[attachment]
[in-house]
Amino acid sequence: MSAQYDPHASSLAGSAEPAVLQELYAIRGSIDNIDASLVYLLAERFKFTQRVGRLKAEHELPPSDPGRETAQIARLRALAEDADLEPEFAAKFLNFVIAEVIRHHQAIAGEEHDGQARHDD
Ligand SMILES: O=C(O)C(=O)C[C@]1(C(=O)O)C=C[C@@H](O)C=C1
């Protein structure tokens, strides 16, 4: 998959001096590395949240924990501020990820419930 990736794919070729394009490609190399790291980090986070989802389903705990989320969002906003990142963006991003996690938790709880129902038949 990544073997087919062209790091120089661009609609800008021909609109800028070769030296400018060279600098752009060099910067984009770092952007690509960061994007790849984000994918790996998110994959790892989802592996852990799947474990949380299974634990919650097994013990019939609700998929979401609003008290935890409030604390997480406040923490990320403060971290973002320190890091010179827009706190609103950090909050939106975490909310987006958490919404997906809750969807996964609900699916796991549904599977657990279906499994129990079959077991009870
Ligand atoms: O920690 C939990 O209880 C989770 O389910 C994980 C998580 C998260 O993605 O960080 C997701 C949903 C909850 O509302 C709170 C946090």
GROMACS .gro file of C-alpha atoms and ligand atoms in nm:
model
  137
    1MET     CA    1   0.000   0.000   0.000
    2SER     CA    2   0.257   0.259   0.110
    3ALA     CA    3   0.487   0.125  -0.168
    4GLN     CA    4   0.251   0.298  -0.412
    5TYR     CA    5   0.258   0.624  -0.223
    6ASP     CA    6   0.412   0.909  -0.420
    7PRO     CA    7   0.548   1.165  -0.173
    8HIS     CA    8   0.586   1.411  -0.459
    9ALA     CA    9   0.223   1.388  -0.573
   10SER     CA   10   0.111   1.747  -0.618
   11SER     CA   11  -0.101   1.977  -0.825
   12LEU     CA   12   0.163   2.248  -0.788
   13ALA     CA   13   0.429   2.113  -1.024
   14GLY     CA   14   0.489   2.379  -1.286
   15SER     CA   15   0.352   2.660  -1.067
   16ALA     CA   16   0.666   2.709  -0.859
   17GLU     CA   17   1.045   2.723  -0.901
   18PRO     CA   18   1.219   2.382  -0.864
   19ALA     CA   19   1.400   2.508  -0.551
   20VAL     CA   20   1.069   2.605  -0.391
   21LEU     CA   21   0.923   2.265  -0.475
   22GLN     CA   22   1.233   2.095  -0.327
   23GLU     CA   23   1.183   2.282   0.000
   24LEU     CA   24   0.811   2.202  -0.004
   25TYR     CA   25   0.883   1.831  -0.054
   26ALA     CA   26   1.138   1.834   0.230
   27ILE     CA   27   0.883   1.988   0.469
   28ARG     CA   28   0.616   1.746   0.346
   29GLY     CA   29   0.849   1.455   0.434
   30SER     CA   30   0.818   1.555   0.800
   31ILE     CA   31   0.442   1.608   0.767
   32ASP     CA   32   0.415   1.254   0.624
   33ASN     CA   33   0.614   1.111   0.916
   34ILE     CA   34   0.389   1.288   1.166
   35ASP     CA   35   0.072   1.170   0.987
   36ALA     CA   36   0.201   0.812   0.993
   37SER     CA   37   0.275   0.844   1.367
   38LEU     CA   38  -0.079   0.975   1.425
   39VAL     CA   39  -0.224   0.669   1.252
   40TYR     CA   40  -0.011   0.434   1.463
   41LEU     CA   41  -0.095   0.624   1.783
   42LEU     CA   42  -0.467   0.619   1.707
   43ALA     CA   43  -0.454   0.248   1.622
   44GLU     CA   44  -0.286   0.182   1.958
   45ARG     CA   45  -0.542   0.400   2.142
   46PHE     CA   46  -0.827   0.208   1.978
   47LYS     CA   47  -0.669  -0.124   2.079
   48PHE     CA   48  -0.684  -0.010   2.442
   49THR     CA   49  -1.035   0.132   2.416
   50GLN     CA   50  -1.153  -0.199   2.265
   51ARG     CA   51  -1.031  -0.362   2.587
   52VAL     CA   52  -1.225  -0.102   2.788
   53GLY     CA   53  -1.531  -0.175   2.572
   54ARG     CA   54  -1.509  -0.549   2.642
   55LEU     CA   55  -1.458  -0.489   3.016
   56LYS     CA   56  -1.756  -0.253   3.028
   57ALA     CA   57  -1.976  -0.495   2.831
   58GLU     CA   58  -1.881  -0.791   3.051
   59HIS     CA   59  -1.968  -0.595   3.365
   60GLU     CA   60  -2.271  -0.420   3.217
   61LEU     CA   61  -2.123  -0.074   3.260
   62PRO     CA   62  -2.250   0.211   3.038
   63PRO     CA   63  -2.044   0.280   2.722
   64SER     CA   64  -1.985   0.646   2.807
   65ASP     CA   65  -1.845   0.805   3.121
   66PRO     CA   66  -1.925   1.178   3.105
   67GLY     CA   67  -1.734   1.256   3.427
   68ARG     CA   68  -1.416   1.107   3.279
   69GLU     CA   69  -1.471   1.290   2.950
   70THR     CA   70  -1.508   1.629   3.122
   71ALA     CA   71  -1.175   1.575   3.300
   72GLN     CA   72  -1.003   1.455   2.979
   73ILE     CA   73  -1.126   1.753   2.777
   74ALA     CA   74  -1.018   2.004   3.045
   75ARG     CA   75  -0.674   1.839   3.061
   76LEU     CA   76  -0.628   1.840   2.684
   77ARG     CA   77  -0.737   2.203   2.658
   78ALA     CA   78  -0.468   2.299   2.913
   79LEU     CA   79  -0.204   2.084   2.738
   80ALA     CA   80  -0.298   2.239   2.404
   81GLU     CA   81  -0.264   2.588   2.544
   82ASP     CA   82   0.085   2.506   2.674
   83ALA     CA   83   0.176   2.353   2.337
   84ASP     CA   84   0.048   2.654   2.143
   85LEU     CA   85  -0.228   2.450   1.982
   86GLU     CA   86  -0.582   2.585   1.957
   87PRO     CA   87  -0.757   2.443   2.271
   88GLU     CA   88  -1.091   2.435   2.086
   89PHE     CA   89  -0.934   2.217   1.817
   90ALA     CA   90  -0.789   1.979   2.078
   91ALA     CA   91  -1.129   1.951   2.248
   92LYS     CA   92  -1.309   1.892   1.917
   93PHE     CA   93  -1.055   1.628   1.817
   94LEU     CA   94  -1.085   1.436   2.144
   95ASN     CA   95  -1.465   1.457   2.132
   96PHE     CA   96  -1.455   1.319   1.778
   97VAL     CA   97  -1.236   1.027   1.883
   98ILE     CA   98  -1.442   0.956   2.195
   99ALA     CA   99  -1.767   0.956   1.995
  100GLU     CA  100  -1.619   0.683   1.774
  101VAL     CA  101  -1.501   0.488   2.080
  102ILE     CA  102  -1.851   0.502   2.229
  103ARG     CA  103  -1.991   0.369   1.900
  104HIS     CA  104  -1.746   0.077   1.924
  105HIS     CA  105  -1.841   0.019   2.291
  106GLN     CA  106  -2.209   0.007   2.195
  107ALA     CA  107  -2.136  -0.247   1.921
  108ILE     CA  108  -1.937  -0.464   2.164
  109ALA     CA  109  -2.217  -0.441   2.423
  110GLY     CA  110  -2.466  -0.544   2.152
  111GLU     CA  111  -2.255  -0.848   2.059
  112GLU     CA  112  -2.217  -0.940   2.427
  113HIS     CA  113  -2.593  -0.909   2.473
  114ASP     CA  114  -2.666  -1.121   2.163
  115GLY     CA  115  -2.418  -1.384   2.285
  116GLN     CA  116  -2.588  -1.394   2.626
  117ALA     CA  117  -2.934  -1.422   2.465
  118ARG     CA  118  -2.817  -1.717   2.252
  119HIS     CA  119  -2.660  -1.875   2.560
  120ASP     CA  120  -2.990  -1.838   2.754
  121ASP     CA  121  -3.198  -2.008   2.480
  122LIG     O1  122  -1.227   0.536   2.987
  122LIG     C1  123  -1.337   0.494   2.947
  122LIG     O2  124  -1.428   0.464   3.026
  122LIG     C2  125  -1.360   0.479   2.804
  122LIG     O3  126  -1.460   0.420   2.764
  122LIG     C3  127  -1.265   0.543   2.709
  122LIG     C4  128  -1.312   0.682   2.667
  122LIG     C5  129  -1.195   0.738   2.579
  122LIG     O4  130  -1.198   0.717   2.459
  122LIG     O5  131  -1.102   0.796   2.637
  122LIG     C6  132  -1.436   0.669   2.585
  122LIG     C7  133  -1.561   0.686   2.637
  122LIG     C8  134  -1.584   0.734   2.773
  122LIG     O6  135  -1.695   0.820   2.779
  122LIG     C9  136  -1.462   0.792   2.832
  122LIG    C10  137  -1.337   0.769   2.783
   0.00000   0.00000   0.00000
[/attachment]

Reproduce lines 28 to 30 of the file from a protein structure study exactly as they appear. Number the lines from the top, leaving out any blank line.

   20VAL     CA   20   1.069   2.605  -0.391
   21LEU     CA   21   0.923   2.265  -0.475
   22GLN     CA   22   1.233   2.095  -0.327